By several others

March 2023

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The 2023 SUPI Report on Social Precarity in the European Union finds that the problem of social precarity is continuing to grow, with millions of people across the continent lacking the security and stability they need to live fulfilling lives.

Researchers identify a number of factors that are contributing to this trend, including the COVID-19 pandemic, the war in Ukraine, and rising inflation. These factors are leading to increased poverty, unemployment, precarious employment, and housing insecurity.

Researchers also find that social precarity has a number of negative consequences for individuals and society as a whole. It is leading to poor physical and mental health, social exclusion, and poverty. It is also having a negative impact on the economy, as it is leading to lower productivity, higher absenteeism, and increased social unrest.

The report concludes by calling on policymakers to take concrete action to address the problem of social precarity. It recommends investing in social protection systems, promoting quality employment, providing affordable housing, tackling poverty and inequality, and strengthening social cohesion and solidarity.



COVID-19 - A Journey into Social Precarity - Social Uncertainty Precarity Inequality (SUPI)
Social precarity is a growing problem, with negative consequences for individuals and society. 

By several others

January 2022

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Social precarity is a widespread and growing problem in the European Union, affecting millions of people. It is defined as the lack of security and stability in people's lives, and can be caused by a variety of factors, including poverty, unemployment, precarious employment, and housing insecurity.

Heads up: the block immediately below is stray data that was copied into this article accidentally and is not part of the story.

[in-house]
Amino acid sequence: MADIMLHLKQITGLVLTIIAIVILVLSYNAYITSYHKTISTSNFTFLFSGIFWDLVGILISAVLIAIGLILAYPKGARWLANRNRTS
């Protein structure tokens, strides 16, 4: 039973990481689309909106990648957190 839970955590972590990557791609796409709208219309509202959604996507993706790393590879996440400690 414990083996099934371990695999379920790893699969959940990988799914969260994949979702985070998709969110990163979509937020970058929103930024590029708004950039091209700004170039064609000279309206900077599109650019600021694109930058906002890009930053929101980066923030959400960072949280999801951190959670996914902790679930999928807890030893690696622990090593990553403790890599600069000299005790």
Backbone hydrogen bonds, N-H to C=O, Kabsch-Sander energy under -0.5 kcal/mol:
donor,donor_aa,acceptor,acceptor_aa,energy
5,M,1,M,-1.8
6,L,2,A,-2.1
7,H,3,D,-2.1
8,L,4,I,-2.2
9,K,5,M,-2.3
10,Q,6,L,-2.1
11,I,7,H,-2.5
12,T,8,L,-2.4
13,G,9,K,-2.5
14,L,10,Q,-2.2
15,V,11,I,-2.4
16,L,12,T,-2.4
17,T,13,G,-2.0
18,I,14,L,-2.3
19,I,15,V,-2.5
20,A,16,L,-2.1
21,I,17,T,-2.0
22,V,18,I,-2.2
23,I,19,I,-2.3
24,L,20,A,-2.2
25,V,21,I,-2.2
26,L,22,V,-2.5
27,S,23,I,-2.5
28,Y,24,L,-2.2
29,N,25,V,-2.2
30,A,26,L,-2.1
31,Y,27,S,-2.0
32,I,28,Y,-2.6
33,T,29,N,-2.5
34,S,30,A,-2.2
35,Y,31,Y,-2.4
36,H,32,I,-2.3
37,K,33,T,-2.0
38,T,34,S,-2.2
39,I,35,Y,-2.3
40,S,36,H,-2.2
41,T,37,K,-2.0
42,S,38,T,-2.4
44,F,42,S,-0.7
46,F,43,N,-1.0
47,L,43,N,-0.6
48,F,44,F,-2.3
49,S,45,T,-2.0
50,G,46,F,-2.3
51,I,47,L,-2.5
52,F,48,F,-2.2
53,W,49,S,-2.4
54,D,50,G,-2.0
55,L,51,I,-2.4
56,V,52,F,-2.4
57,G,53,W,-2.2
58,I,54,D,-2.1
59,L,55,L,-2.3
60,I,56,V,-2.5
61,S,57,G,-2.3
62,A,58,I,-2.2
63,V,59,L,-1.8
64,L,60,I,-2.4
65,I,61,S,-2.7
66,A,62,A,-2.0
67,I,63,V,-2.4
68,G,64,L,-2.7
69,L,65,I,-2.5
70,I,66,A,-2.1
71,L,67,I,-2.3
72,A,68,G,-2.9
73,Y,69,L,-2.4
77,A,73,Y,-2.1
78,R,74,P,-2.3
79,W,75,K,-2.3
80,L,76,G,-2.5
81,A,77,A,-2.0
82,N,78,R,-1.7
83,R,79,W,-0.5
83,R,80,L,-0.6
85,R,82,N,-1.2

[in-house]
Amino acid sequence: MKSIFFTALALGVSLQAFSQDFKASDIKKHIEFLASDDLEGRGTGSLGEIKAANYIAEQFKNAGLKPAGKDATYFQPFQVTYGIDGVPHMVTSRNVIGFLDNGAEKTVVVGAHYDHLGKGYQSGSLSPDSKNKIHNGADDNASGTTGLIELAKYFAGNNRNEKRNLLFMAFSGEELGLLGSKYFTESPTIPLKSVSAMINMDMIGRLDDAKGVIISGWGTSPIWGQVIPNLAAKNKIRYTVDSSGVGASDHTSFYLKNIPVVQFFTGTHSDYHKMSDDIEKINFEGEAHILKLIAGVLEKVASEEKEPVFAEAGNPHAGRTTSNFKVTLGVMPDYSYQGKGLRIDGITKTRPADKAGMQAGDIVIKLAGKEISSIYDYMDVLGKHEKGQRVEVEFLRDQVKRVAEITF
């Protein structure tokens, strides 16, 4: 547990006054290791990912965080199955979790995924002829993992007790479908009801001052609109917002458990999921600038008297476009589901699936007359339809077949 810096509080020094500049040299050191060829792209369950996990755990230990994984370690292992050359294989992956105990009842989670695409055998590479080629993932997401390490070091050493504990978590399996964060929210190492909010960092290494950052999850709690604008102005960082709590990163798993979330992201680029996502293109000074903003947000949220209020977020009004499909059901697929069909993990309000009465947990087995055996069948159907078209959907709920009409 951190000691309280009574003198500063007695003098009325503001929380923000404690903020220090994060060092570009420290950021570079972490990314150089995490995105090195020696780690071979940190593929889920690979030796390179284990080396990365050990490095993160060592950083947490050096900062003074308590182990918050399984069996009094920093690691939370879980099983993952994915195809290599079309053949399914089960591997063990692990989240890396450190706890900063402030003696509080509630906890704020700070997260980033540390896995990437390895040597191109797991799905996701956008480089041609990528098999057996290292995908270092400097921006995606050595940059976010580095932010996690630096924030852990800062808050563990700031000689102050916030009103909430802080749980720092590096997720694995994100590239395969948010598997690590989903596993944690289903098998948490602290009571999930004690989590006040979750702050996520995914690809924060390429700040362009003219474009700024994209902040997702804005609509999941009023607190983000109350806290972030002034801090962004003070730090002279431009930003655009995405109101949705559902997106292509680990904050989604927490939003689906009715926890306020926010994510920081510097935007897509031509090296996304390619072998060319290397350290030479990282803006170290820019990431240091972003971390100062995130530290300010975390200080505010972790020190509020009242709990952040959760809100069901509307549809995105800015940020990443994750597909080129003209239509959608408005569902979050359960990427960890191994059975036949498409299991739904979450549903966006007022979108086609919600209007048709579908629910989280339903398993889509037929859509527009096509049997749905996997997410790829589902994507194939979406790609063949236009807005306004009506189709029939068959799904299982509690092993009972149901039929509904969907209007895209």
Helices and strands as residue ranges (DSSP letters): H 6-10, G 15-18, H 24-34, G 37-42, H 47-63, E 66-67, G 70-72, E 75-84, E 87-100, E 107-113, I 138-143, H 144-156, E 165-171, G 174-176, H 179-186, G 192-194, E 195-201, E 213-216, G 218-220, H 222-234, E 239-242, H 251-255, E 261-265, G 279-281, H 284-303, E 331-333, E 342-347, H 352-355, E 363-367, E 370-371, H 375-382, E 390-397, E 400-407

Social precarity has a number of negative consequences for individuals and society as a whole. It can lead to poor physical and mental health, social exclusion, poverty, and a negative impact on the economy.

The 2022 SUPI Report on Social Precarity in the European Union makes a number of recommendations for addressing the problem, including:

  • Investing in social protection systems to provide people with a basic level of security and stability.
  • Promoting quality employment and decent working conditions.
  • Providing affordable housing and other essential services.
  • Tackling poverty and inequality.
  • Strengthening social cohesion and solidarity.



ISS Working Paper No. 665 - Adding human security and human resilience to help advance the SDGs agenda.
A human security perspective is an essential complement to the SDGs Agenda, so its relevance and application have to be discussed.

By Des Gasper, Richard Jolly, Gabriele Koehler, Tamara Kool & Mara Simane

November 2020

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The 2030 Agenda and the Sustainable Development Goals (SDGs) respond to humanity’s challenge to live humanely, justly, sustainably and in peace on our interconnected globe. Pursuit of the Agenda is inevitably subject to forces that ‘shake and stir’ it. Correspondingly, our analytical frameworks need to be shaken and stirred too, to be more perceptive and responsive to emergent objective threats, subjective fears, and their impacts.

A human security perspective offers an essential complement to the thinking and action underway for the SDGs, because insecurities arise in diverse and fluctuating forms in the daily lives of most people, produced by local, national, international and global forces. The worldwide ‘shake and stir’ triggered by COVID-19 is a reminder of how serious and all-encompassing such disruption can be. A human security perspective should be added in and/or to SDGs planning and implementation, at country level and in multilateral arenas. The perspective can draw together many available tools and stimulate their use focused on recognising and managing threats in people’s daily lives, not least by increasing human resilience.

This paper presents the approach’s rationale, certain components, and its relevance to the SDGs Agenda, then gives two extended case studies: first, from almost 20 years of experience with human security-related thinking and practice in Latvia, and, second, from the COVID19 pandemic and the resulting crises. It concludes with suggestions for UN organizations, governments, and policy researchers.